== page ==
Chinese rover prepares for harsh Martian winter

(ORDO NEWS) — The Martian winter lasts for more than 150 days, and now the rovers are preparing for the dark days ahead.

Mars rovers on the Red Planet are preparing for colder days and even colder nights as winter sets in on the planet.

A year on Mars is twice as long as on Earth, which means the seasons here are just as long. Like Earth, Mars also experiences four seasons – spring, summer, autumn and winter.

These seasons are twice as long as on Earth, but with great variation given Mars’ eccentric orbit and variable orbital speed.

Martian winter lasts over 150 days. In winter, daytime temperatures hover around -20 degrees Celsius, while nights are much colder, down to -100 degrees Celsius.

Several rovers on Mars will be affected by cold temperatures and will then enter a hibernation phase to protect their equipment from harsh conditions.

Chinese scientists have said that the area Utopia Planitia (“Utopia Plain”), where the Zhurong rover (“Zhurong”) cruises, has entered winter, and the temperature will drop to -100 degrees Celsius.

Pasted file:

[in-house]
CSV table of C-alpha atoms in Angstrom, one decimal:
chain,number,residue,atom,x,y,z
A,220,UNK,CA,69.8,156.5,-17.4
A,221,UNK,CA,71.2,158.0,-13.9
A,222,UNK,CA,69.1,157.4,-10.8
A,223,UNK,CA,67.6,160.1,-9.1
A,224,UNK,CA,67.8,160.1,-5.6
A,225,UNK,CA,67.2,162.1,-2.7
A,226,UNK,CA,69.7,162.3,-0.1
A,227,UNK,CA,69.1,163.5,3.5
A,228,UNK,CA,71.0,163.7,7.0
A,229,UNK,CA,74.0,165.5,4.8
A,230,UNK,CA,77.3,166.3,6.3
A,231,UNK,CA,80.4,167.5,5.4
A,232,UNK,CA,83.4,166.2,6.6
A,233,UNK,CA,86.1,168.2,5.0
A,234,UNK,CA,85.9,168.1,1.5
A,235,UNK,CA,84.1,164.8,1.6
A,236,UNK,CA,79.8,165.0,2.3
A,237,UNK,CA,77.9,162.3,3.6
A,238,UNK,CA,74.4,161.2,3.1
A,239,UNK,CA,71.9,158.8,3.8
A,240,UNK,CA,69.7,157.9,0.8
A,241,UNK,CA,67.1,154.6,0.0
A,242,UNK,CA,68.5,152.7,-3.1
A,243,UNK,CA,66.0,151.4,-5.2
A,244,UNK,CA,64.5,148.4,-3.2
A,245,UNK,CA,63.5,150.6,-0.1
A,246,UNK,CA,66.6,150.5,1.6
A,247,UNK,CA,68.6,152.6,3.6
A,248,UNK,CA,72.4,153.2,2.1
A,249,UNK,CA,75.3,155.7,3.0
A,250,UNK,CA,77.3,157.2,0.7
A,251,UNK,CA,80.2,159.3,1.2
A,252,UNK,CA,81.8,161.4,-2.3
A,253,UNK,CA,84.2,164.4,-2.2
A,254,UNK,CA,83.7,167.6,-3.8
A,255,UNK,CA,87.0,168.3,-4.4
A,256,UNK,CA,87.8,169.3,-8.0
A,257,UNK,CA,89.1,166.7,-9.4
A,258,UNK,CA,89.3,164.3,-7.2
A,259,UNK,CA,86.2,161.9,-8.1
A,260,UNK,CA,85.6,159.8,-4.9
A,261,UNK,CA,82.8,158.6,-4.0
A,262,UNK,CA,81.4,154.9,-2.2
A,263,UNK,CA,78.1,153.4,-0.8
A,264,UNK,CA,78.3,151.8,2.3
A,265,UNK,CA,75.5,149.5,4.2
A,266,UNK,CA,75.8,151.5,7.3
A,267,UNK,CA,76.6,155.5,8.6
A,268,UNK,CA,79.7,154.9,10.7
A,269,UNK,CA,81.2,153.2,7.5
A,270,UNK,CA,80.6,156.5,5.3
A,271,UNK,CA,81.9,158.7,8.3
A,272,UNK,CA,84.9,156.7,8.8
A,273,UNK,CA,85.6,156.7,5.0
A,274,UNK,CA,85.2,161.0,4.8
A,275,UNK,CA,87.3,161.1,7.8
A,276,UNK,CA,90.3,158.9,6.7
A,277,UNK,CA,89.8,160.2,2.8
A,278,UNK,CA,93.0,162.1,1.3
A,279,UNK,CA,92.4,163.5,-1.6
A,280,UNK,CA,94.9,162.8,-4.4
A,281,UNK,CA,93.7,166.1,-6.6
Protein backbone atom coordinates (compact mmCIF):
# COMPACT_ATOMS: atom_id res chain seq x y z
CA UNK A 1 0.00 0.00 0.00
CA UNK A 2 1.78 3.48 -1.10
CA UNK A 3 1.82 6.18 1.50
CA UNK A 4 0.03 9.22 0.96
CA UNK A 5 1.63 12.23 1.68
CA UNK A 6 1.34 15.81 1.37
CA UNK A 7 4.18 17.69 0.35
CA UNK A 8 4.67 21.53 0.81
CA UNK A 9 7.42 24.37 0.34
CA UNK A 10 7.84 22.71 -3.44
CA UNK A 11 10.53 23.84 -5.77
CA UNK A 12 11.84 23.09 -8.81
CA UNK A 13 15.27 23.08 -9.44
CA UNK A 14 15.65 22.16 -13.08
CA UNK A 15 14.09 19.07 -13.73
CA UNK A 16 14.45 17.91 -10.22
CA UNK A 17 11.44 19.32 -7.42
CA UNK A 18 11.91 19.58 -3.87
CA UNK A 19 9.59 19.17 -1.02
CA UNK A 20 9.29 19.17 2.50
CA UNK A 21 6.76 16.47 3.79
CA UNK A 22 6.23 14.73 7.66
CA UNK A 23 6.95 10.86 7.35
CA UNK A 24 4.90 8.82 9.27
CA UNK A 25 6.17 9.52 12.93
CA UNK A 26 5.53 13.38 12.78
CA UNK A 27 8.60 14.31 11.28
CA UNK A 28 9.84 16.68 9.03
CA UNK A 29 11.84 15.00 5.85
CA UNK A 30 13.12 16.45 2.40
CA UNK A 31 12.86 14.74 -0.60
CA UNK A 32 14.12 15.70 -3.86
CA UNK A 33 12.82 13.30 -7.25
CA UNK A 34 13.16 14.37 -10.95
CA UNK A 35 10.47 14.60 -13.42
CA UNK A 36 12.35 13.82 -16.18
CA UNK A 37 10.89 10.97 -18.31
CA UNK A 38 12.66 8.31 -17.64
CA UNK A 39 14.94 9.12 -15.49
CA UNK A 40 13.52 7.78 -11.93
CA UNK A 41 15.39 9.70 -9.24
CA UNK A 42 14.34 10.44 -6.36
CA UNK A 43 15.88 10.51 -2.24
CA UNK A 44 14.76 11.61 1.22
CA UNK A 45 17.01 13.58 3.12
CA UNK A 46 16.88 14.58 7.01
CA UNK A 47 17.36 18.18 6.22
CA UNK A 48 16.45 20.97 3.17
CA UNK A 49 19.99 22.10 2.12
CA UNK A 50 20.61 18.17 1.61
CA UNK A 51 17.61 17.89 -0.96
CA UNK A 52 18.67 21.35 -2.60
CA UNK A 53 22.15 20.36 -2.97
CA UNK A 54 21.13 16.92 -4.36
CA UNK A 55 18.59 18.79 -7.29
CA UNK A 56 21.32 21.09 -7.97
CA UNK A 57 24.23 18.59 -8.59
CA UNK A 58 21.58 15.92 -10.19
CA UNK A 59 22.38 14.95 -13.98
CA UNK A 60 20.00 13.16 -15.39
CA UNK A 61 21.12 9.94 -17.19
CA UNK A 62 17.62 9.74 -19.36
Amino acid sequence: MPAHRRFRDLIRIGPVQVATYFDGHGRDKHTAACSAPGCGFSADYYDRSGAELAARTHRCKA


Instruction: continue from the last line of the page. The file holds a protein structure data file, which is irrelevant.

The situation will worsen during the Martian solstice. Therefore, the rover entered the rest and hibernation stage.

“The change in solar panel electricity generation shows that the area is experiencing severe sandy and dusty weather,” the research team said.

The Chinese rover is expected to come out of hibernation around December of this year, when early Martian spring hits the plains.

“The mission team will continue to monitor local weather conditions using the orbiter when possible,” the Chinese scientists said.

NASA’s InSight lander is also facing its toughest days yet, as dust storms and the Martian cold could put it out of action.

The Insight lander is already losing power due to dust on the solar panels. NASA has said it will continue to use the spacecraft’s seismometer to record earthquakes until the power runs out.

Chinese rover prepares for harsh Martian winter 2

Currently, InSight generates one tenth of the solar energy. Over the past year, InSight has been heavily covered in dust. This could be NASA’s second Martian lander lost in the dust, as a global dust storm destroyed Opportunity in 2018.


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